The 4th is an iconic signature hole called “Sals Point,” named after course owner Richard Sattler’s wife (she was hoping to build a summer home on the property before it was turned into a golf course). A strikingly beautiful par-3, this hole is short in distance but guarded with luring bunkers. When the prevailing northwesterly wind comes howling in from the ocean, the hole will leave you exposed and pulling out one of your long irons for the tee shot. We left No. 4 with two bogeys with a strong desire for revenge.
Later in the round, we notice our scorecard had a hole numbered “13A” just after the 13th. We then noticed there was also an “18A.” That’s because Barnbougle Lost Farm offers golfers 20 holes. The designers believed that 13A was “too good to leave out” of the main routing, and 18A acts as a final betting hole to help decide a winner if you’re left all square. And yes, we played both 13A and 18A.
I need to say I liked Lost Farm for many reasons; it feels fresh and has some quirky holes including the 5th and the breathtaking 4th. The fact that it balks tradition with 20 holes is something I love. It also feels like an (almost) flawless course, and you will find new things to enjoy every time you play it.
The big question after trying both courses at Barnbougle is which course I liked best. I would go for Barnbougle Dunes in front of Barnbougle Lost Farm, mostly because I felt it was more fun and offered a bigger variation on how to play the holes. Both courses are great, however, offering really fun golf. And as I wrote in the first part of this Barnbougle-story, this is a top destination to visit and something you definitely need to experience with your golf friends if you can. It’s a golfing heaven.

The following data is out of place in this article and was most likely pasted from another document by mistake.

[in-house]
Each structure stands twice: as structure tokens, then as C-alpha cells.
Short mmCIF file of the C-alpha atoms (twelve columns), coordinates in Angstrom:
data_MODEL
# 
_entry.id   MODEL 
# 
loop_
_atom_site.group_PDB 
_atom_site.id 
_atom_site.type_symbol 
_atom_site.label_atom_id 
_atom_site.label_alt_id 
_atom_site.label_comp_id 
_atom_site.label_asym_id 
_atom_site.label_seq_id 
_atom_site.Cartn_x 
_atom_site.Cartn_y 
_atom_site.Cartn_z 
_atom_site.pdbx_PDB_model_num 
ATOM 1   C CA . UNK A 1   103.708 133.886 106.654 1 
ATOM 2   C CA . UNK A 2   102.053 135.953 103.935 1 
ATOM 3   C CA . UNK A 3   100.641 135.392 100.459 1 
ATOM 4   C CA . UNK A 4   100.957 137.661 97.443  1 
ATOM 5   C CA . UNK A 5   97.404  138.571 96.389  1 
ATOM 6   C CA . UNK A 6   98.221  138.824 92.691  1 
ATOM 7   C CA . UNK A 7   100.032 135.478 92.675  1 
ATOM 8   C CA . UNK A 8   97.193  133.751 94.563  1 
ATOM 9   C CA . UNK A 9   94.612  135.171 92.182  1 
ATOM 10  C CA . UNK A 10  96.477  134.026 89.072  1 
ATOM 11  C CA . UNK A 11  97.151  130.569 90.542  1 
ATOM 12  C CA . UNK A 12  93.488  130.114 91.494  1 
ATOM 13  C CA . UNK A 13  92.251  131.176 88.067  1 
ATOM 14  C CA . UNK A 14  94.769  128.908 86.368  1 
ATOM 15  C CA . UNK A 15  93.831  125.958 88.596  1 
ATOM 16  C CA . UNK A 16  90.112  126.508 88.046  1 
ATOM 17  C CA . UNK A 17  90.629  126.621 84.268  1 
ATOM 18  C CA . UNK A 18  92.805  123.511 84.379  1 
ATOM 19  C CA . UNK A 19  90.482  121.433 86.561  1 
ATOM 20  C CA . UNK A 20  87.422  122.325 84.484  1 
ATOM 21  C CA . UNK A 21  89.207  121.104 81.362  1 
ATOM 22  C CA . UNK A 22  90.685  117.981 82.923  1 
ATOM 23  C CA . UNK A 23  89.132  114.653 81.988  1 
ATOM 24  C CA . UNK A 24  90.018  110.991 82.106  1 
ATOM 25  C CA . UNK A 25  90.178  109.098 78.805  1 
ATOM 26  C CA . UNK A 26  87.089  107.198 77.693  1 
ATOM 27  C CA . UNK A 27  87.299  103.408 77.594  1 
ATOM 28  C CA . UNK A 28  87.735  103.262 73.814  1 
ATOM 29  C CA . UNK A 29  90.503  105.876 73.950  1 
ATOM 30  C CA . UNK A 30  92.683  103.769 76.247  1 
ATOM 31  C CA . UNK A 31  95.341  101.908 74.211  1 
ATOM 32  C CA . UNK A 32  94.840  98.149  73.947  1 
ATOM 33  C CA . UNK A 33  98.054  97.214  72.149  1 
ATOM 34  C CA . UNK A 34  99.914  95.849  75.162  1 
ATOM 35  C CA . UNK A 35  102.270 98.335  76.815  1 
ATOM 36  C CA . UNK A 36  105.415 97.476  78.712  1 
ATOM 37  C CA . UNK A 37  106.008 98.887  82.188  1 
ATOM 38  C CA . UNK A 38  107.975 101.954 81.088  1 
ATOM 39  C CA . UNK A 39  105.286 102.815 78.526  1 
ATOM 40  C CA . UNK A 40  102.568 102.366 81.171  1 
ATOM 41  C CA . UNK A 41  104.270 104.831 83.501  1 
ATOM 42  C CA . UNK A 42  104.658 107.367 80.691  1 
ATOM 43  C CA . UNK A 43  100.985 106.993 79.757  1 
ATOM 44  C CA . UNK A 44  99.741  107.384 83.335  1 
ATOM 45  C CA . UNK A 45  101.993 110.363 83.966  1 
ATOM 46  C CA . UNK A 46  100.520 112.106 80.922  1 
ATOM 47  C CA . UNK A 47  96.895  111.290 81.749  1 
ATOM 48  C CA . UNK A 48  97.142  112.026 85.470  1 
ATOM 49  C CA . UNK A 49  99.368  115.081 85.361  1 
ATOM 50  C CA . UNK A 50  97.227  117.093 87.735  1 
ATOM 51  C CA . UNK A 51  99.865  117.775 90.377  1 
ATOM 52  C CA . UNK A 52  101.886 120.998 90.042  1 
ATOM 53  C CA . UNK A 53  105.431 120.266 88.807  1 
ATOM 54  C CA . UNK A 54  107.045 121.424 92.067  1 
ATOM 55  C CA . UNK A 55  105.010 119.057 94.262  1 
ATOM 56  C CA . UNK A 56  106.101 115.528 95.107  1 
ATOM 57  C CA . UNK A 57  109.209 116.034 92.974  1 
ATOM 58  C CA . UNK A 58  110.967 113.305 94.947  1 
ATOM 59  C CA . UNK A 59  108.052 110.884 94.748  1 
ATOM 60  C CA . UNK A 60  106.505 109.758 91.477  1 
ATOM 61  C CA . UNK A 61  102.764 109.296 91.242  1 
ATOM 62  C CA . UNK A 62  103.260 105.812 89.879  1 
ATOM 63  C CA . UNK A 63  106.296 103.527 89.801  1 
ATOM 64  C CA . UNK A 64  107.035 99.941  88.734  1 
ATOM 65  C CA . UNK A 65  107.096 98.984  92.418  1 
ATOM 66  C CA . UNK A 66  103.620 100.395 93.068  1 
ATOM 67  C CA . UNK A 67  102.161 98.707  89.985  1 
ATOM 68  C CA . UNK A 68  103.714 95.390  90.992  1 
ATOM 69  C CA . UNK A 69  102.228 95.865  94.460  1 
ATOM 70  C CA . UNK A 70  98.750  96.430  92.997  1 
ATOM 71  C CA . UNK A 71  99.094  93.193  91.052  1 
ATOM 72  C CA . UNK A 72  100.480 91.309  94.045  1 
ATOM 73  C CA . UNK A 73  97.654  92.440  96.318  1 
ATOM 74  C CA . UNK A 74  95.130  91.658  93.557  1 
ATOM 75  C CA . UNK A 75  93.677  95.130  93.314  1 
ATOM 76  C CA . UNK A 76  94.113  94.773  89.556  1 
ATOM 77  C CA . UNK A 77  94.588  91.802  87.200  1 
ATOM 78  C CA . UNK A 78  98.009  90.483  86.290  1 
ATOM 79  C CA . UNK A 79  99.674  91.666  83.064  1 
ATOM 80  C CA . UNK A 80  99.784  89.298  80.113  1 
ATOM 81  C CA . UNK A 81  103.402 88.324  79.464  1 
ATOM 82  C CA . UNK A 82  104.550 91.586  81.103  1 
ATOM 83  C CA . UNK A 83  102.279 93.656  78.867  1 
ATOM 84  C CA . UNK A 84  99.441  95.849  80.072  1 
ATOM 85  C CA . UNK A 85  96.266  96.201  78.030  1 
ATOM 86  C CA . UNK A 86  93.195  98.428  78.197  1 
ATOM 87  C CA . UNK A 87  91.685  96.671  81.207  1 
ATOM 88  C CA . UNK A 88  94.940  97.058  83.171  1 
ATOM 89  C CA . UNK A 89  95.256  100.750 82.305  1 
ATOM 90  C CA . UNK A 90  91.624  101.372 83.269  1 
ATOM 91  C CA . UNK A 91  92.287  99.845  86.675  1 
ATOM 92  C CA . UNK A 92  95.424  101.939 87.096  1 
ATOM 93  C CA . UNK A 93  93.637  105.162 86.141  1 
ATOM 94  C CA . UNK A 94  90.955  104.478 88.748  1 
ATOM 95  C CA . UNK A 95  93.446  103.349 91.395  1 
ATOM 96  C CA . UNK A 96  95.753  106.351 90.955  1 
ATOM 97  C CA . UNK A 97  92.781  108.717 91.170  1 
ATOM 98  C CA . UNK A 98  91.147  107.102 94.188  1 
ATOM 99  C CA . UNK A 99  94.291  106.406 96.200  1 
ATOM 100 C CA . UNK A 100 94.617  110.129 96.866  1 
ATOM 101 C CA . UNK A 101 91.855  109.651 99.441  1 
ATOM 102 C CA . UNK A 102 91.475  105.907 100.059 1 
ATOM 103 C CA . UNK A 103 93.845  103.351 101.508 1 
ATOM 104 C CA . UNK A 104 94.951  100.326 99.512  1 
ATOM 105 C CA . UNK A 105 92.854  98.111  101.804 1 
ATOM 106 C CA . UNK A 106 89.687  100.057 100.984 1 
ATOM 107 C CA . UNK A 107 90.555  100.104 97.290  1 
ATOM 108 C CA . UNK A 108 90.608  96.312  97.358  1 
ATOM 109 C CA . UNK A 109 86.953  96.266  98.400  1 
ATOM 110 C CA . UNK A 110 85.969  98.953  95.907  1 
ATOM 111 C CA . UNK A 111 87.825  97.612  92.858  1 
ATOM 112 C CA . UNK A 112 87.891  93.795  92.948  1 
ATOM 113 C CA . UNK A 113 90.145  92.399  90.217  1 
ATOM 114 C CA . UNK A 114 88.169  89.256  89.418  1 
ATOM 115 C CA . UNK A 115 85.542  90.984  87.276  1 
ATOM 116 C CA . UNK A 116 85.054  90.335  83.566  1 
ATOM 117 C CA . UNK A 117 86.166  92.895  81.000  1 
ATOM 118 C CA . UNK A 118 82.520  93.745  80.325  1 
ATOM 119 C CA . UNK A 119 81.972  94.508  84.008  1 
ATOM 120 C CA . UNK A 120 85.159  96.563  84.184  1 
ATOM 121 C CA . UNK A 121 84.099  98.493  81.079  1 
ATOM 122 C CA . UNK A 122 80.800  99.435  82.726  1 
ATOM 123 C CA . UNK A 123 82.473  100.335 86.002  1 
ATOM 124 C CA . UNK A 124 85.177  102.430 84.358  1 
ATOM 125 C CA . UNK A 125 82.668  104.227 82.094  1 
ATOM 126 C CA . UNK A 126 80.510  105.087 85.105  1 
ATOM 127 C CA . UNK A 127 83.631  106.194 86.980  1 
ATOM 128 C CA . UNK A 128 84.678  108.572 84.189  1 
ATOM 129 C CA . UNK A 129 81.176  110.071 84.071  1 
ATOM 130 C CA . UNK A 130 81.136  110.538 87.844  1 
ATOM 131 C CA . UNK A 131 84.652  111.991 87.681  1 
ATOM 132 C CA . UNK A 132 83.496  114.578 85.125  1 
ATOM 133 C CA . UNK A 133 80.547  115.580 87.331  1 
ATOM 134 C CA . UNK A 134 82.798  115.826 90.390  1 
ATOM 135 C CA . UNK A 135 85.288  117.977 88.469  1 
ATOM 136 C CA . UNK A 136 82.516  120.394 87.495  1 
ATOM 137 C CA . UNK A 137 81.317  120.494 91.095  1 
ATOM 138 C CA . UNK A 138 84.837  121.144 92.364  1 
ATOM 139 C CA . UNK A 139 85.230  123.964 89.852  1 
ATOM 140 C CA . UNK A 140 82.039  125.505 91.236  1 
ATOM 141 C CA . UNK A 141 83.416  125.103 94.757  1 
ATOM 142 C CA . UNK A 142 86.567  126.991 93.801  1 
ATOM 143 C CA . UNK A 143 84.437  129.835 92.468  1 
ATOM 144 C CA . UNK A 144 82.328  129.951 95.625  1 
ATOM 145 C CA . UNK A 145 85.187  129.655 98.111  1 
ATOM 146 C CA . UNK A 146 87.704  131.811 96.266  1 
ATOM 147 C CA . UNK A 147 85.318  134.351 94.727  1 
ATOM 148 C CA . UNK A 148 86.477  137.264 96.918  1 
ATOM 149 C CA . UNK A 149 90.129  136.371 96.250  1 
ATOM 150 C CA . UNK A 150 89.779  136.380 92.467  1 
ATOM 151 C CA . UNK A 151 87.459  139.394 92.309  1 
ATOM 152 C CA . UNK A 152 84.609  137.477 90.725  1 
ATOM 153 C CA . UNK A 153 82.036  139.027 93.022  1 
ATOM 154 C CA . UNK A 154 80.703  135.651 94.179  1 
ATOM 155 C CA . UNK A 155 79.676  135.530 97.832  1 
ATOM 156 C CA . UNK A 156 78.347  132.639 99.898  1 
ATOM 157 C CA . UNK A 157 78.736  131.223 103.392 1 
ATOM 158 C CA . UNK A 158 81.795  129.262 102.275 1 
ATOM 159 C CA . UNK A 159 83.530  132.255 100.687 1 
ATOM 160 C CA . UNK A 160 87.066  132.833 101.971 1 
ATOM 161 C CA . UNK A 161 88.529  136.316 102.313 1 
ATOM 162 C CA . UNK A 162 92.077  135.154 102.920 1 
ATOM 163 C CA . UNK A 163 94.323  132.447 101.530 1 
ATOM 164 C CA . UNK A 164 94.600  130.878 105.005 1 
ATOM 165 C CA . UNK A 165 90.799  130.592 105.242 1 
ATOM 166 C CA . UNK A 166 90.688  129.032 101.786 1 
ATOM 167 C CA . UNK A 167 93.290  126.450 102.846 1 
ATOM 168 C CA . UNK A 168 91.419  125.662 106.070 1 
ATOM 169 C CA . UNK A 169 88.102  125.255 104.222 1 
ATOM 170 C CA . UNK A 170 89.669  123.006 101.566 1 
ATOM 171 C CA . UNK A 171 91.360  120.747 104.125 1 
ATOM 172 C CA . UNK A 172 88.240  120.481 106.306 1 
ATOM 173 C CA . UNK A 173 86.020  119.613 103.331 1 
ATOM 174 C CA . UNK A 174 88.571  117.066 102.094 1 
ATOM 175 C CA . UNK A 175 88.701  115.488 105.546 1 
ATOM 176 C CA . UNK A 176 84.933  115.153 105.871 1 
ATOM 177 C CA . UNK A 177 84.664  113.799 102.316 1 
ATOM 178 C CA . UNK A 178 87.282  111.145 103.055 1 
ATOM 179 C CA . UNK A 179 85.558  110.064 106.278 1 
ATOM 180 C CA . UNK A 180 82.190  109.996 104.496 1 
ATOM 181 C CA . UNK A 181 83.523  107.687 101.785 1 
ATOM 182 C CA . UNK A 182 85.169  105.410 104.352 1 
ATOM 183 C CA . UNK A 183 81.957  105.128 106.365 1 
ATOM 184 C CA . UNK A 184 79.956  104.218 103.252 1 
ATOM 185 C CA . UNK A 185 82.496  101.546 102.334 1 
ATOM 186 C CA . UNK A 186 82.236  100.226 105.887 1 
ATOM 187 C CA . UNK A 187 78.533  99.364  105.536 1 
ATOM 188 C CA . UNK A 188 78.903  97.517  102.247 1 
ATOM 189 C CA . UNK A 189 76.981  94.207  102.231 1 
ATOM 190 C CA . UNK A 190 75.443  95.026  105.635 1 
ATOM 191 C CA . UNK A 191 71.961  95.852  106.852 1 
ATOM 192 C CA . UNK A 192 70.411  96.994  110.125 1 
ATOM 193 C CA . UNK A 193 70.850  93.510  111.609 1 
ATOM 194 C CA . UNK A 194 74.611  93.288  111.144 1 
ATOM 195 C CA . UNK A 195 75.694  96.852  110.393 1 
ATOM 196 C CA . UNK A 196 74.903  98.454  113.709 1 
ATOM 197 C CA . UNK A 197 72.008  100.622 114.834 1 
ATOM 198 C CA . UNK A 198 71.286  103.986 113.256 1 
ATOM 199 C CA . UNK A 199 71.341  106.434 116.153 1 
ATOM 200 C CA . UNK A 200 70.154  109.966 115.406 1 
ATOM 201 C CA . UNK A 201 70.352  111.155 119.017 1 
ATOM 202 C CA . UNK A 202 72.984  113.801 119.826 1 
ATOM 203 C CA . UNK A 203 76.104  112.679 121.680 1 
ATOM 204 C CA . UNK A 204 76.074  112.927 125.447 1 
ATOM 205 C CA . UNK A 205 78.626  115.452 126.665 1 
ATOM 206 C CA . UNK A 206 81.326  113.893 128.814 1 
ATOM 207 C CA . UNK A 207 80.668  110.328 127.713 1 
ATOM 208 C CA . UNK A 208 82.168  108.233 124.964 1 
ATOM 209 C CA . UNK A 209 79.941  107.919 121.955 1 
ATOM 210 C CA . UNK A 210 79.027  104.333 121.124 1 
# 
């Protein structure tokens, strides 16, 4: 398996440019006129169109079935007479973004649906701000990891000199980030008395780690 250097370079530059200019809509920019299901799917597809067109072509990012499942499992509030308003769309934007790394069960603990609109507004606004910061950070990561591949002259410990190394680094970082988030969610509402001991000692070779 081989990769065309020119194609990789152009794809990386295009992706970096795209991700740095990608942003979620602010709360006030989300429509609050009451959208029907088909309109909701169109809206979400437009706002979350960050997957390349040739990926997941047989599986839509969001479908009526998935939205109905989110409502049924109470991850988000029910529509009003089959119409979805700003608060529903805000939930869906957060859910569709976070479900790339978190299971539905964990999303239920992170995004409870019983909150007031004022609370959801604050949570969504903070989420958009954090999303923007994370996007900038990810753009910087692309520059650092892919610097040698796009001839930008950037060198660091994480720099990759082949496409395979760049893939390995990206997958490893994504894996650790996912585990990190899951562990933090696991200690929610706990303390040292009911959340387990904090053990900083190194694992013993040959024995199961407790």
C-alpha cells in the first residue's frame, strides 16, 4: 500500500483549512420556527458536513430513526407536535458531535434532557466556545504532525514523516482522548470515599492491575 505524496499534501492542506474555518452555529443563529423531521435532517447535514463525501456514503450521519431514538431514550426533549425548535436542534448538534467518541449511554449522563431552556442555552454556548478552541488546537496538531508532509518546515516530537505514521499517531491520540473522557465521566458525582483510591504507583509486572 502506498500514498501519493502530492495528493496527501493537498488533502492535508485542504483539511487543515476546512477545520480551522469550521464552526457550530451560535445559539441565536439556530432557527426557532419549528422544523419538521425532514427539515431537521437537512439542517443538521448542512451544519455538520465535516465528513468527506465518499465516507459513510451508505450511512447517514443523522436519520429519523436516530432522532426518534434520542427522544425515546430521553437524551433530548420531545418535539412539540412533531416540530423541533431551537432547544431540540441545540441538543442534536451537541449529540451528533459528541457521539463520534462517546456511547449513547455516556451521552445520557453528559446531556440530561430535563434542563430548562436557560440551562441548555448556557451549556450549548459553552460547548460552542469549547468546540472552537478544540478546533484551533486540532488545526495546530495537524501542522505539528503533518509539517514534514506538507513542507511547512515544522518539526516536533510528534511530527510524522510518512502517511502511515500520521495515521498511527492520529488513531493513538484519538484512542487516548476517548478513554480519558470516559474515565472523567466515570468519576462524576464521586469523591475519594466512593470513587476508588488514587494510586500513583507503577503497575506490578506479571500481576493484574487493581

Next course up: Kingston Heath in Melbourne.
Barnbougle Dunes: World Class Golf
We arrived to Launceston Airport in Tasmania just before sunset. Located on the Northeast Coast of Australia’s island state, Tasmania, Barnbougle is almost as far from Sweden as it gets… yet it immediately felt like home when we arrived.
The drive from the airport was just over an hour, taking us through deep forests and rolling hills before we arrived to Barnbougle Golf Resort, which consists of two courses — The Dunes and Lost Farm — a lodge, two restaurants, a sports bar and a spa. Unfortunately, it was pitch black outside and we couldn’t see much of the two courses on our arrival. I would like to add that both Johan and I were extremely excited about visiting this golf mecca. We later enjoyed a tasty dinner at the Barnbougle Lost Farm Restaurant before we called it a day.
The next day, we woke up early and got out to The Dunes Course as very first guests out. Well, to be quite honest, we weren’t actually the first out. There were a few locals — Wallabies, lots of them — already out on the course. The natural landscape at Barnbougle is fantastic and my cameras almost overheated with the photo opportunities. After two intense hours of recording videos and producing photos both from ground, we headed back to Lost Farm for a wonderful breakfast (and view). After our breakfast, it was time to try our luck.